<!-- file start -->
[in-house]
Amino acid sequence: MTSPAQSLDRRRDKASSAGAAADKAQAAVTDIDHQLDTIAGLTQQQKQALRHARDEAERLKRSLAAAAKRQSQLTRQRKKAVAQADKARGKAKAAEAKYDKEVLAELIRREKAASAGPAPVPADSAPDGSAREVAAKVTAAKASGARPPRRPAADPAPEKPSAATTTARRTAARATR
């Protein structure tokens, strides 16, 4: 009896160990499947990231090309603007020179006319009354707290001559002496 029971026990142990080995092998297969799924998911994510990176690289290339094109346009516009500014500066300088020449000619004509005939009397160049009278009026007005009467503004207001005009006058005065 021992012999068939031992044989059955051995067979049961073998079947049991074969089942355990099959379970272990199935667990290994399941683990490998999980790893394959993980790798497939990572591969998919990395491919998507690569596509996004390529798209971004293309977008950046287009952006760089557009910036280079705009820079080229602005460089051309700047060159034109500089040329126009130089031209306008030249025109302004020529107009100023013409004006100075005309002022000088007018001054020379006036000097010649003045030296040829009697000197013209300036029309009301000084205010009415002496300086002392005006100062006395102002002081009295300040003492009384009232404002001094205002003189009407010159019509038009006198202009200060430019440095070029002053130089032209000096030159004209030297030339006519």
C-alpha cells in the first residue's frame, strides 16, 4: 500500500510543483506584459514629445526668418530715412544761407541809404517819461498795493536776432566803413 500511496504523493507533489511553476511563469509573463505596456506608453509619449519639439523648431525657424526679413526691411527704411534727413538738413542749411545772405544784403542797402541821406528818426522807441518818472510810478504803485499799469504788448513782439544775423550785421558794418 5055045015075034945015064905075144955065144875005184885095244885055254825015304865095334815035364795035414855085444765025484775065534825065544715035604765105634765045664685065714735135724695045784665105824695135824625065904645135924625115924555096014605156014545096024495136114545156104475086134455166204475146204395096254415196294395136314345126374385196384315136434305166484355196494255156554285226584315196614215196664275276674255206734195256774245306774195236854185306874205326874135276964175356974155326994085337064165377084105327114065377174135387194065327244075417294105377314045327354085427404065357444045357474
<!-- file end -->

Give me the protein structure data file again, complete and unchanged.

[in-house]
Amino acid sequence: MTSPAQSLDRRRDKASSAGAAADKAQAAVTDIDHQLDTIAGLTQQQKQALRHARDEAERLKRSLAAAAKRQSQLTRQRKKAVAQADKARGKAKAAEAKYDKEVLAELIRREKAASAGPAPVPADSAPDGSAREVAAKVTAAKASGARPPRRPAADPAPEKPSAATTTARRTAARATR
């Protein structure tokens, strides 16, 4: 009896160990499947990231090309603007020179006319009354707290001559002496 029971026990142990080995092998297969799924998911994510990176690289290339094109346009516009500014500066300088020449000619004509005939009397160049009278009026007005009467503004207001005009006058005065 021992012999068939031992044989059955051995067979049961073998079947049991074969089942355990099959379970272990199935667990290994399941683990490998999980790893394959993980790798497939990572591969998919990395491919998507690569596509996004390529798209971004293309977008950046287009952006760089557009910036280079705009820079080229602005460089051309700047060159034109500089040329126009130089031209306008030249025109302004020529107009100023013409004006100075005309002022000088007018001054020379006036000097010649003045030296040829009697000197013209300036029309009301000084205010009415002496300086002392005006100062006395102002002081009295300040003492009384009232404002001094205002003189009407010159019509038009006198202009200060430019440095070029002053130089032209000096030159004209030297030339006519």
C-alpha cells in the first residue's frame, strides 16, 4: 500500500510543483506584459514629445526668418530715412544761407541809404517819461498795493536776432566803413 500511496504523493507533489511553476511563469509573463505596456506608453509619449519639439523648431525657424526679413526691411527704411534727413538738413542749411545772405544784403542797402541821406528818426522807441518818472510810478504803485499799469504788448513782439544775423550785421558794418 5055045015075034945015064905075144955065144875005184885095244885055254825015304865095334815035364795035414855085444765025484775065534825065544715035604765105634765045664685065714735135724695045784665105824695135824625065904645135924625115924555096014605156014545096024495136114545156104475086134455166204475146204395096254415196294395136314345126374385196384315136434305166484355196494255156554285226584315196614215196664275276674255206734195256774245306774195236854185306874205326874135276964175356974155326994085337064165377084105327114065377174135387194065327244075417294105377314045327354085427404065357444045357474